In the fall of 2001, The Frick Collection will present The Art of the Timekeeper: Masterpieces from the Winthrop Edey Bequest. This exhibition will mark the first showing of a significant selection of the important clocks and watches given to the institution in 1999 by one of the most remarkable twentieth-century collectors of timepieces. An acknowledgment of this generous gift of Winthrop Kellogg Edey (1937 – 1999), The Art of the Timekeeper will feature thirteen clocks and eight watches ranging in date from the sixteenth through nineteenth centuries and revealing the breadth of his passion for collecting in arguably the most remarkable period in the history of timekeeping. Indeed, the featured works will illustrate several significant technical developments that influenced not only the design and appearance of clocks and watches, but also the impact that improved methods of timekeeping had upon the growth of Western civilization. The Art of the Timekeeper is organized by guest curator and museum consultant William J. H. Andrewes, formerly David P. Wheatland Curator, Harvard University, and co-author with Dava Sobel of the bestseller The Illustrated Longitude: The True Story of a Lone Genius Who Solved the Greatest Scientific Problem of His Time. Many of the featured clocks and watches have not been shown publicly in this country for several decades. On view from Wednesday, November 14, 2001, through Sunday, February 24, 2002, the presentation is supported through a generous gift by Winthrop Edey; a challenge grant made in honor of William J. H. Andrewes, guest curator; Montres Breguet; Janine Luke; Mimi Gilpatric; Brooke Astor; Richard and Ronay Menschel; David Owsley; The Ridgefield Foundation; Stanley and Betty DeForest Scott; and the support of the Fellows of The Frick Collection.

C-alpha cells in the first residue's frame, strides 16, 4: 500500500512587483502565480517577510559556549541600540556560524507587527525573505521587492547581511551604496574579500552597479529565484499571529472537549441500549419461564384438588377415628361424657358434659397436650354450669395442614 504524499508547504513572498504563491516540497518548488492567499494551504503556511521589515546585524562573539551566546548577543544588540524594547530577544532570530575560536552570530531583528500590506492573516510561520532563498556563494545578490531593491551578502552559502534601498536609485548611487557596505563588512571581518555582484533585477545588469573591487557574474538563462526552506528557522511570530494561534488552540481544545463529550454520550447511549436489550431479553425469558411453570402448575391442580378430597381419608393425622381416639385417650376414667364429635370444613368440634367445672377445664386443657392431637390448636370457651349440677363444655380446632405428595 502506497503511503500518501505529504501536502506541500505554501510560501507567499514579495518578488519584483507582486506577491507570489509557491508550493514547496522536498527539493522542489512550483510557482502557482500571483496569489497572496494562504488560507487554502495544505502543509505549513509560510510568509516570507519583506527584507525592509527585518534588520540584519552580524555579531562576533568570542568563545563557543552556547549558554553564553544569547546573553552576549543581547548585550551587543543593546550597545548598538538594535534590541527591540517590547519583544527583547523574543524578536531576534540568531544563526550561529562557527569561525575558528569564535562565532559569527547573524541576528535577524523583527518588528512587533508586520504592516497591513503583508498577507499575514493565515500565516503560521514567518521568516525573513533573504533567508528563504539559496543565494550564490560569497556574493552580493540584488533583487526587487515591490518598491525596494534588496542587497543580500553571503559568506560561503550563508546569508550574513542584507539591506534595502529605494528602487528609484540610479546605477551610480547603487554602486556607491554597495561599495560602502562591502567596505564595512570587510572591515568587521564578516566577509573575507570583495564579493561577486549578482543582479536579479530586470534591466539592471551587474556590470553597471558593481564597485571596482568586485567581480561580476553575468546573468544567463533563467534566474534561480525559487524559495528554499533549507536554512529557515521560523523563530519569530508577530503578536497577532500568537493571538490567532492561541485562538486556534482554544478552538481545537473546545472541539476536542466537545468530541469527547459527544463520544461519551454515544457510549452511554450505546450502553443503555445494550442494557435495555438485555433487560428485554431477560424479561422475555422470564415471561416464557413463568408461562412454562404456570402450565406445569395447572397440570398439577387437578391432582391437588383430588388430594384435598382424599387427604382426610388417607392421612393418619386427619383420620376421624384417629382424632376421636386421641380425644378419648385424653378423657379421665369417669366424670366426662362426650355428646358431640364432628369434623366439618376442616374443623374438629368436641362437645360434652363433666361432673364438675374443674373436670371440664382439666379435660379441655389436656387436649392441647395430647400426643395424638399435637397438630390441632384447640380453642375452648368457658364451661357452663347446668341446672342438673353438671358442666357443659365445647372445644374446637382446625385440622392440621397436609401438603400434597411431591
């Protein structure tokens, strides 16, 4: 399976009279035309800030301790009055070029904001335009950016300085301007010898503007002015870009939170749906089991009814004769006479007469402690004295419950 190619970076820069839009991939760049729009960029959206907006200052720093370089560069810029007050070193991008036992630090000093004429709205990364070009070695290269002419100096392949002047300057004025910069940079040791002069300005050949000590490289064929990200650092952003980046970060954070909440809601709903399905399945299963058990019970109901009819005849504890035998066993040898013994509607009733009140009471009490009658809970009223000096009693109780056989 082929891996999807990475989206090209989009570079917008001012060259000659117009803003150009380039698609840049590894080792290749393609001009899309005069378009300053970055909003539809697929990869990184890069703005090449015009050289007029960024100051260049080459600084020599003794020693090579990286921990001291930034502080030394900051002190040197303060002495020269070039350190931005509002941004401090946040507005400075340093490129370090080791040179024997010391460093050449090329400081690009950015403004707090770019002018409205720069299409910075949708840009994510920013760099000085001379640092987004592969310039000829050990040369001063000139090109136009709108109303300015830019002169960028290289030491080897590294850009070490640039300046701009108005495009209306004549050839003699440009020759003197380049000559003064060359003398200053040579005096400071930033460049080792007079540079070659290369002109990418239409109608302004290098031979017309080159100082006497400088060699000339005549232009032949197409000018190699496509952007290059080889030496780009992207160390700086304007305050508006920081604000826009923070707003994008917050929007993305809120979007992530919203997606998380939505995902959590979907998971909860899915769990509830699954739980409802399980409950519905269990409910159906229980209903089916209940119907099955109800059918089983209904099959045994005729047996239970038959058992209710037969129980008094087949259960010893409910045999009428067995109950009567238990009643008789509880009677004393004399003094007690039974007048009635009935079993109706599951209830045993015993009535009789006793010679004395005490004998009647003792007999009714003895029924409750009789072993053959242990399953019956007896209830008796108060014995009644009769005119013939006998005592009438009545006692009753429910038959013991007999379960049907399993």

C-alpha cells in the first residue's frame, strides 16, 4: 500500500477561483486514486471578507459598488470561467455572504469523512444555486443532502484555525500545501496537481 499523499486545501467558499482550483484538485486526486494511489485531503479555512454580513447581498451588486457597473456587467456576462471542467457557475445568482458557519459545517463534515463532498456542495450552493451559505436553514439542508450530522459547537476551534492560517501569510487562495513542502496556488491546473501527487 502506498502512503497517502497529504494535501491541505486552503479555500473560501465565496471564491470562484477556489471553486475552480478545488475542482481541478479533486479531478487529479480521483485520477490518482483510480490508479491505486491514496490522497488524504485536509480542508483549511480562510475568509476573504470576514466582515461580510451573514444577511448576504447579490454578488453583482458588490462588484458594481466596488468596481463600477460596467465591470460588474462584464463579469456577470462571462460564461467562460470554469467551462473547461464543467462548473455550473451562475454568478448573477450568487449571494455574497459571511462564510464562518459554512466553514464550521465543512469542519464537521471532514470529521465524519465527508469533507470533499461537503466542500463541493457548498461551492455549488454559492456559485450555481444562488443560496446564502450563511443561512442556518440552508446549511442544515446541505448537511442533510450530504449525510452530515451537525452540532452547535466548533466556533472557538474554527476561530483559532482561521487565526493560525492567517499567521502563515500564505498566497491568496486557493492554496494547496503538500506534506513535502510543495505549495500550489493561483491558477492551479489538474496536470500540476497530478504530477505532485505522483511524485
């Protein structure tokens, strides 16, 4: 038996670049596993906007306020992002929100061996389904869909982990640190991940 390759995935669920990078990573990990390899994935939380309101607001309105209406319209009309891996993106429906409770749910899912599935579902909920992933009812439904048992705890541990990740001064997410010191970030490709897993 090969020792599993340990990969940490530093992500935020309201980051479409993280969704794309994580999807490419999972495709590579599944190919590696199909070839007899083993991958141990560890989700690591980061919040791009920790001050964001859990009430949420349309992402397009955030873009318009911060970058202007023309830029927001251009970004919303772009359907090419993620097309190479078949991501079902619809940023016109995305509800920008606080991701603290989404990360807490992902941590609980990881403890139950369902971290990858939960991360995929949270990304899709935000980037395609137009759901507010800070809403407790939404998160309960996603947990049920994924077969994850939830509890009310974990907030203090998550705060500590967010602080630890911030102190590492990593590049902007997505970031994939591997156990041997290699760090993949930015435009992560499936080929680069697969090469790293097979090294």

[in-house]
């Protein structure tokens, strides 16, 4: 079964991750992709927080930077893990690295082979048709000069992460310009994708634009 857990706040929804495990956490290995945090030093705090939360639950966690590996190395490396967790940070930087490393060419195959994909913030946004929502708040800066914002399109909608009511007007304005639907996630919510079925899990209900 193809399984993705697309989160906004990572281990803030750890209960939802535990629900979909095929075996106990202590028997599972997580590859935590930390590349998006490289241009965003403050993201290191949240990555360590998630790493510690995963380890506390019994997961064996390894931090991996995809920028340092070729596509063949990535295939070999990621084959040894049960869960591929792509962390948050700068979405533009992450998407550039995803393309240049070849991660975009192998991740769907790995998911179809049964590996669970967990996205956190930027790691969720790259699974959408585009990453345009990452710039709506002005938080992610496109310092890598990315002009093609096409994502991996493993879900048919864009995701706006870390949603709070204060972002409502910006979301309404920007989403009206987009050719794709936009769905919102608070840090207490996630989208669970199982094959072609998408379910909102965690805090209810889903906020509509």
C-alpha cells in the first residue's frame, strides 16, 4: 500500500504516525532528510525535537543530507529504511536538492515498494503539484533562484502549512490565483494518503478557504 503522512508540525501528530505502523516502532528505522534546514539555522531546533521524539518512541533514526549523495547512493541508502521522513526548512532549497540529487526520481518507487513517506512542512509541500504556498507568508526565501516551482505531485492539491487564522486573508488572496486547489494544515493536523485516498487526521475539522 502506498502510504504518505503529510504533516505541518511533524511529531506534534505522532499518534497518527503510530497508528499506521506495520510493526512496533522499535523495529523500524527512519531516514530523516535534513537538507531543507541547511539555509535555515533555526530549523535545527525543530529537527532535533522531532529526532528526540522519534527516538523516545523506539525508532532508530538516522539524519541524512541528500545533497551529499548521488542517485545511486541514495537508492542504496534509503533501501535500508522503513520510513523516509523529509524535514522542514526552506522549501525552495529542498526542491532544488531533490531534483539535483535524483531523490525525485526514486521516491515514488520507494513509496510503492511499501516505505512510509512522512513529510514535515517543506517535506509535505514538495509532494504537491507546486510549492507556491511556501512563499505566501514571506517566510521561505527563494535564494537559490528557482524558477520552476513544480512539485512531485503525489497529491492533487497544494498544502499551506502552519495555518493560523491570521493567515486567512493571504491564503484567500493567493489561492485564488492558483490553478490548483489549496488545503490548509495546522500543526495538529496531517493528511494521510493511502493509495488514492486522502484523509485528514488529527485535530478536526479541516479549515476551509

Media Alert: Fall Exhibition at The Frick Collection Celebrates Important Bequest of Clocks and Watches
The Art of the Timekeeper: Masterpieces from the Winthrop Edey Bequest, November 14, 2001, through February 24, 2002